Each time breath is interrupted, the brain causes the person with sleep apnea to wake up. It happens so quickly that they usually don’t remember it, but the interruptions severely impact the overall quality of sleep, as they can happen as often as hundreds of times in a single night.

What Does Sleep Apnea Have To Do With Teeth?

In addition to leaving your child with all the usual symptoms of sleep deprivation, such as exhaustion, difficulty concentrating at school, irritability, and hyperactivity, sleep apnea has a number of effects on oral health. There is a significant association between OSA and moderate to severe periodontitis (gum disease), but the most common dental health complications are temporomandibular joint disorders(TMJ or TMD).
Studies have shown that the jaw reflexively clenches to prevent the airway from becoming blocked when the throat relaxes during a sleep apnea episode. TMD leads to other problems like worn, cracked, or broken teeth, pain when chewing, chronic headaches, and neck and shoulder pain.

How The Dentist Can Help

The dental effects of sleep apnea are so common that the dentist might be the first one to spot the signs and diagnose the disorder. This is just one way your child’s regular dental appointments will benefit their overall health. If they are diagnosed with sleep apnea, common treatment options include continuous positive airway pressure (CPAP) machines and nighttime dental devices that push the tongue or the lower jaw forward.

Healthier Sleep For Healthier Smiles

If your child has been experiencing any of the symptoms described above, there’s no reason for them to continue living with interrupted sleep and the health and cognitive problems that come with sleep apnea. Give us a call or drop by our practice today to schedule an appointment so that we can see if sleep apnea is the cause and get your child on the path to more restful sleep and better oral health.

Wishing all our patients a good night’s sleep!


The content on this blog is not intended to be a substitute for professional medical advice, diagnosis, or treatment. Always seek the advice of qualified health providers with questions you may have regarding medical conditions.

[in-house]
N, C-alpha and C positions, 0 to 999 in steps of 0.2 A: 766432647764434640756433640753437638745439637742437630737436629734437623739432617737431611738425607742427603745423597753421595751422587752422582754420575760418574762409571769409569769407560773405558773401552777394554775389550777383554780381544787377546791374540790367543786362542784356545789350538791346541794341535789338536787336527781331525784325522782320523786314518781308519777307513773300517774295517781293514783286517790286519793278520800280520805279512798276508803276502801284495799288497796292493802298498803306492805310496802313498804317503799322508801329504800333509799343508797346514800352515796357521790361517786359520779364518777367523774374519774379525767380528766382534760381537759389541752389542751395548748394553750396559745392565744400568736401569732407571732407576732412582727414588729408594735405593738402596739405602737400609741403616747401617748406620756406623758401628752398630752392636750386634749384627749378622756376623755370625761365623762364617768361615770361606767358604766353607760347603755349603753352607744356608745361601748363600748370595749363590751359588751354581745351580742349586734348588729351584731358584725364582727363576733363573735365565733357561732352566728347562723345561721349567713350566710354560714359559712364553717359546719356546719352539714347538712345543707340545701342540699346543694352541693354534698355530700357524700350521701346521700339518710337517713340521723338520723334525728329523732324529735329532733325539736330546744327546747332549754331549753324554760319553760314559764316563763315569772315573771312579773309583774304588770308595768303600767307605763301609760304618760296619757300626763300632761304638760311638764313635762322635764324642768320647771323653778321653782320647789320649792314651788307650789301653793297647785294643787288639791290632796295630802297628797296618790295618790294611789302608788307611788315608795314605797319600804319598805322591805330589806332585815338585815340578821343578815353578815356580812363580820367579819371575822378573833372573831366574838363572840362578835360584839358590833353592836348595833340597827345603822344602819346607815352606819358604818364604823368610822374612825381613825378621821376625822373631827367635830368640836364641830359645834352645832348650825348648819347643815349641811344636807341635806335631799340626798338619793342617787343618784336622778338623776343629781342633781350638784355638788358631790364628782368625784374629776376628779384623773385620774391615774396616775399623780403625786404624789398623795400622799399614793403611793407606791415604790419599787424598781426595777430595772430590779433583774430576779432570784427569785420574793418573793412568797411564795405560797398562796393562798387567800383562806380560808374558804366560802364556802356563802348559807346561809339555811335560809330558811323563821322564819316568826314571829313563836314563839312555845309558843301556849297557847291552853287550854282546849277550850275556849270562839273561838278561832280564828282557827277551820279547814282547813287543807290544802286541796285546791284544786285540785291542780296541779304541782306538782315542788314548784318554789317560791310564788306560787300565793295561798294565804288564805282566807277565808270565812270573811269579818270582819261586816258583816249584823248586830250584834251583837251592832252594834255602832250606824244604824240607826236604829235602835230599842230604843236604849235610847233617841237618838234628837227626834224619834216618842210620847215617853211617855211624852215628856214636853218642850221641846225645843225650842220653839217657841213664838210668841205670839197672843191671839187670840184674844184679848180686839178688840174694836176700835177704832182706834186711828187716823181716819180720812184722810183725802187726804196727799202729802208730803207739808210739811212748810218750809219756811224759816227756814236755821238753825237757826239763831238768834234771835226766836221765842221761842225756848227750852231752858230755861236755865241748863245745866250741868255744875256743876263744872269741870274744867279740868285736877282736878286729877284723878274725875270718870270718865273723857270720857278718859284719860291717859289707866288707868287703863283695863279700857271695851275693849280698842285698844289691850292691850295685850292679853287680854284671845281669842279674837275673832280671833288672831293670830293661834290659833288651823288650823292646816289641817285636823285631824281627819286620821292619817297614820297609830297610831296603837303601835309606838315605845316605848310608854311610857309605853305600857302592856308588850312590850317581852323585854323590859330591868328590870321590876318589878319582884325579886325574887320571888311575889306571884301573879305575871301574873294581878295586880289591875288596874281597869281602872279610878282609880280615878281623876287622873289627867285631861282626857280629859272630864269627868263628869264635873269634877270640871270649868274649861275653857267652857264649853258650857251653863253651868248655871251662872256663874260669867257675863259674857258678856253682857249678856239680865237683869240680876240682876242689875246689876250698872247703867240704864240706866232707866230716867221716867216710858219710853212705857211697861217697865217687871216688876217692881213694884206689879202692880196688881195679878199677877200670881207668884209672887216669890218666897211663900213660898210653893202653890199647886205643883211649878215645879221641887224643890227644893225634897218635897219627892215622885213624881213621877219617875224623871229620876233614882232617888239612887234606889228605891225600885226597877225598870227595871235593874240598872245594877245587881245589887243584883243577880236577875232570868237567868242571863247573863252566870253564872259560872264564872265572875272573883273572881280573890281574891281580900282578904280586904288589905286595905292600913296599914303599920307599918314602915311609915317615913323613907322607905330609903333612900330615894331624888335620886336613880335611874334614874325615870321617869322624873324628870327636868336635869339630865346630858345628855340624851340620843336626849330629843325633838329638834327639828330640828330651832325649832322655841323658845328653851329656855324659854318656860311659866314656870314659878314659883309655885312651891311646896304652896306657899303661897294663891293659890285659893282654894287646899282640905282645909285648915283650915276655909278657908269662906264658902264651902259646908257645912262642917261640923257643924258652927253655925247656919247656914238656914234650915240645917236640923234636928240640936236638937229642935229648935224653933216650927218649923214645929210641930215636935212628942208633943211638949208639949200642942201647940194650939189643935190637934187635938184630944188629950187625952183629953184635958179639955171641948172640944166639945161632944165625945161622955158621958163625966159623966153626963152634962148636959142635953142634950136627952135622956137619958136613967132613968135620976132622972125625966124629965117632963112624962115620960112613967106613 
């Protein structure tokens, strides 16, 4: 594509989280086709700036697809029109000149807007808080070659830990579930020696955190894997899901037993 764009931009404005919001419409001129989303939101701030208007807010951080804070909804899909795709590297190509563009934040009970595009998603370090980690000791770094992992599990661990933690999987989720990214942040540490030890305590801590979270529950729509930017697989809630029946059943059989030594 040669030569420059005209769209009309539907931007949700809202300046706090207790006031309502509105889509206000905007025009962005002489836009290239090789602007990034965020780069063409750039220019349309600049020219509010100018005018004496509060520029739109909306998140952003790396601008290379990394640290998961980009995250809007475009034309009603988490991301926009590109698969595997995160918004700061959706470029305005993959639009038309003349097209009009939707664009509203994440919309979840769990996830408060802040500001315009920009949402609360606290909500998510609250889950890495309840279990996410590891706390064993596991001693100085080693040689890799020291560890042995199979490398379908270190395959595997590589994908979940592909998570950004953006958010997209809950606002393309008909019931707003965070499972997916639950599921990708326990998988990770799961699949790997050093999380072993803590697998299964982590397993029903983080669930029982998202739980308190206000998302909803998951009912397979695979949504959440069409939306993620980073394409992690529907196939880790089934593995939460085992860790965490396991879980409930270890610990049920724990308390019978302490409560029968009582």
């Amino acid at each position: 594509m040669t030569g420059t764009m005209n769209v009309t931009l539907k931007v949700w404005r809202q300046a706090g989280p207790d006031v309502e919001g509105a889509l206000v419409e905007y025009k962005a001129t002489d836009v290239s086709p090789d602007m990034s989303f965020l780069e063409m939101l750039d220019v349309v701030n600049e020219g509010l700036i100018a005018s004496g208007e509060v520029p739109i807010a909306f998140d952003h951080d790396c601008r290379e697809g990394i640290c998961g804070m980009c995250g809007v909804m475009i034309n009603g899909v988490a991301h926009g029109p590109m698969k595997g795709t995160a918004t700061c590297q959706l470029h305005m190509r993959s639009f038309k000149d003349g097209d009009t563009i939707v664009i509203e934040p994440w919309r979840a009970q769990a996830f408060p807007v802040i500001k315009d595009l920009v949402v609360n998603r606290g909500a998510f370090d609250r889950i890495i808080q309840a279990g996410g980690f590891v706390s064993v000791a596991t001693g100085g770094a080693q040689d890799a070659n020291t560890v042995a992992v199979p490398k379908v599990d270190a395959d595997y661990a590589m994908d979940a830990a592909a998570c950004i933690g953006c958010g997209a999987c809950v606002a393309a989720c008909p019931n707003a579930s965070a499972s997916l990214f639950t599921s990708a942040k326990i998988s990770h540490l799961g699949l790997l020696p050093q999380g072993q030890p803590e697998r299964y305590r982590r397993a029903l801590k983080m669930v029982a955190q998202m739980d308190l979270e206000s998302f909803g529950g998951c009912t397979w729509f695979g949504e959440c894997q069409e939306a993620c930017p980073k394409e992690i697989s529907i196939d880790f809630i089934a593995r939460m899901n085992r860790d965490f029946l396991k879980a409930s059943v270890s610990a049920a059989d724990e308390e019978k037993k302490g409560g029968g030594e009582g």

Monday, December 3, 2018

Interceptive Orthodontics: The Basics

WHEN WE PICTURE SOMEONE with braces, we usually picture a teenager with a mouthful of colorful brackets. What we don’t typically picture is orthodontic appliances on younger children. However, interceptive orthodontics can reduce the need for tooth extraction and jaw surgery, correct certain problems as they appear, encourage better facial development, shorten the length of orthodontic treatment needed later on, and leave patients with a better overall result in the end.
 

Interceptive Orthodontics Heads Off Problems Early

Conventional wisdom argues that orthodontic treatment shouldn’t start until all the adult teeth have grown in, but some issues with bite, alignment, and facial development can show up long before those teeth do. That’s where interceptive or “Phase 1” orthodontics comes in. An orthodontist can help your child’s jaw bones grow properly to have more room for the adult teeth and provide the structure for a healthier bite. Correcting problems like malocclusions (bad bites) as they appear makes future orthodontic treatment much faster and easier — and, in some cases, unnecessary!

Causes Of Malocclusions In Children

Interceptive orthodontics seeks to correct problems with jaw growth and damage from harmful habits such as thumb sucking, nail biting, tongue thrusting, and mouth breathing. Each of these habits contributes to bite problems such as a narrow upper arch, an underdeveloped lower jaw, a deep bite, and an open bite, as well as dental crowding, which in turn can make it difficult to chew and swallow effectively and speak clearly. The purpose of Phase 1 treatment is to stop those habits if they persist or repair the damage so that the adult teeth can grow in where they should.
Don’t see how something like mouth breathing can cause dental problems? Watch this video:
https://www.youtube.com/watch?v=1-U5O7HCt0A

Common Phase 1 Treatments

One of the most noticeable differences between Phase 1 and Phase 2 orthodontics is that Phase 1 is less focused on actual braces. Those typically come later, if they are still needed. Some of the treatments commonly used in Phase 1 include:
  • Upper jaw expansion to eliminate a crossbite
  • Expansion of one or both jaws to create more room for adult teeth
  • Early extraction of specific baby teeth to help adult teeth come in properly
  • Keeping space open for permanent teeth after premature loss of a baby tooth
  • Reduction of upper front teeth protrusion to protect from trauma

Is Your Child A Candidate For Interceptive Orthodontics?

Phase 1 orthodontics works better for correcting some problems than others. The best way you can find out if it can help your child get the healthy, properly aligned smile they deserve is to bring them in for an orthodontic consultation around age 7 — especially if you’ve noticed any obvious bite problems or if they have one or more of those harmful oral health habits. In the meantime, keep encouraging them to do their brushing and flossing!

Our top priority is helping patients achieve healthy smiles for life!